Do you know how certain colours can resonate with your audience?
I’ve been delving deep into colour psychology research over the past couple of days. I love learning more and more about how the brain effects our choices and subconsciously influences us. I’ve been learning about how to penetrate through to the limbic brain and not just tickle the neocortex when it comes to influencing a decision. Ooh!
It’s no surprise that colours have psychological effects but not only do they effect our mood and feelings they can initiate a body response too. Have you ever stopped to wonder why the two key colours found in fast food brands are red and yellow? Red is intense and it creates feelings of excitement, it increases pulse and heart rate, raises your blood pressure and increases your metabolism rate. Yellow evokes feelings of comfort and happiness but it is also the most visible colour making it perfect for grabbing attention.
Does colour really have an impact on your brand?
Research reveals all human beings make a subconscious judgment about a person, environment or product within 90 seconds of initial viewing and between 62% and 90% of that assessment is based on colour alone.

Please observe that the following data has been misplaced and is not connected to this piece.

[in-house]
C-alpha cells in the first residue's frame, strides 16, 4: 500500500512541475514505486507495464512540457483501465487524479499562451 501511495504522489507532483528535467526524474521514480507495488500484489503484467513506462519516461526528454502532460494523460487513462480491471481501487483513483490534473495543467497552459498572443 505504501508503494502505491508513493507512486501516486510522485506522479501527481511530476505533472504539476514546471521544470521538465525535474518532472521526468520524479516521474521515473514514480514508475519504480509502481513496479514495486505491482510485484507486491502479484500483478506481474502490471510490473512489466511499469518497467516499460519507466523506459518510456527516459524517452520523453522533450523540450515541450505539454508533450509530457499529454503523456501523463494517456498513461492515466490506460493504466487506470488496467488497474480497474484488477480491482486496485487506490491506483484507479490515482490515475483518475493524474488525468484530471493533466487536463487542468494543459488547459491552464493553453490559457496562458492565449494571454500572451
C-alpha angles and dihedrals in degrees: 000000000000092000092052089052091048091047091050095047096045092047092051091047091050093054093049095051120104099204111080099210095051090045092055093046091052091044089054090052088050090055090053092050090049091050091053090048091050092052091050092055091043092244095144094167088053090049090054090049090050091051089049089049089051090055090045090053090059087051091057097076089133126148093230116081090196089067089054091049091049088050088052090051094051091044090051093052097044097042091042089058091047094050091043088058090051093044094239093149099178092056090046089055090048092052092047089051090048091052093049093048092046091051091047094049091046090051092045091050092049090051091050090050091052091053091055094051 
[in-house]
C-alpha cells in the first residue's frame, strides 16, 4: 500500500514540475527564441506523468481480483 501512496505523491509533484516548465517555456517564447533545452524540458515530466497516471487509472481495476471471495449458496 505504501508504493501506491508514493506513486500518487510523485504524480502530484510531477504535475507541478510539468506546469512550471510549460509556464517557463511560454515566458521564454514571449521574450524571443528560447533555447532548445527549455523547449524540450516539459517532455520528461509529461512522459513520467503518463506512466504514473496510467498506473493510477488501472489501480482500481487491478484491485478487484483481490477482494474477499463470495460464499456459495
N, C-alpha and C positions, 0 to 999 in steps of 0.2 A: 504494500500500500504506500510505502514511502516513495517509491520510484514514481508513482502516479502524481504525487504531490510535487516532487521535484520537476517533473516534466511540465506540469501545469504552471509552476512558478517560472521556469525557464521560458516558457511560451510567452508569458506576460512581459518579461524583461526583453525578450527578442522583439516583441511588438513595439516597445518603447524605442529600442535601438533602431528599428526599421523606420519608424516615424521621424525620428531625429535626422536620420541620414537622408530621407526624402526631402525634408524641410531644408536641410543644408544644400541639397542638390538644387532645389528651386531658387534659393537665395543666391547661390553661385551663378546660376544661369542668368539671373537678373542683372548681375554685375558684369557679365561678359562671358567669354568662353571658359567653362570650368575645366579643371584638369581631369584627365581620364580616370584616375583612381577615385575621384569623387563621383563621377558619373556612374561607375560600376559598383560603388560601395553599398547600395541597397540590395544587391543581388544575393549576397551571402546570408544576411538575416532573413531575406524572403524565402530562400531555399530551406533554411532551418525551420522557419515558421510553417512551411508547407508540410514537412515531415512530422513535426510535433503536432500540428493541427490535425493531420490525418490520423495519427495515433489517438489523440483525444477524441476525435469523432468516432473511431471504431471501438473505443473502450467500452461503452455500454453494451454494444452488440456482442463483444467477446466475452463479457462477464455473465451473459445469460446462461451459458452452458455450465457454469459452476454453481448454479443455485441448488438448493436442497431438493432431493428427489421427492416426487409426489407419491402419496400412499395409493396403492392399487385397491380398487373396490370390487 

Think about Cadbury purple, Tiffany blue, Louboutin red… the list goes on. Colour can have a massive impact on your brand. Not only to gain attention but to make them instantly recognisable. Studies have shown our brains prefer immediately recognisable brands meaning the choice of our colour palettes should be considered carefully.
What colour palette is right for my brand?
While there are general feelings evoked from each colour on the wheel, there is no clear cut answer when looking at colour psychology theories. While a lot of colour psychology research generalises feelings derived from viewing a colour, it’s important to remember that the feelings created by colours are not necessarily perceived universally. Individual experience and culture effects the perception of colour too. So while the red and yellow of fast food restaurant may make most of us hungry, for some it might not.
The feeling, mood, and image that your brand or product creates is ultimately what matters. They key to a successful visual identity is brand recognition – a combination of colour, design, type, personality and quality. These all impact the desire to purchase but colour is important and can make or break a connection.
The brand and customer personality should be aligned, these should be defined before you get to the colour palette stage of the branding process project and the results should be the main focus when choosing your colour palette. Customers buy into products that align with their beliefs and personality so referring to colour psychology research can be beneficial. Consider how you want your brand to be perceived and evaluate the colours from the results.
If you have chosen to use your favourite colour within your brand without any audience consideration or brand personality definition you may be missing a trick.
If you want to stand out and break the mould choose a palette that completely differs from the colour palettes of your competition. (Chances are they have a similar look and feel) It’s time to shake the industry up and be individual.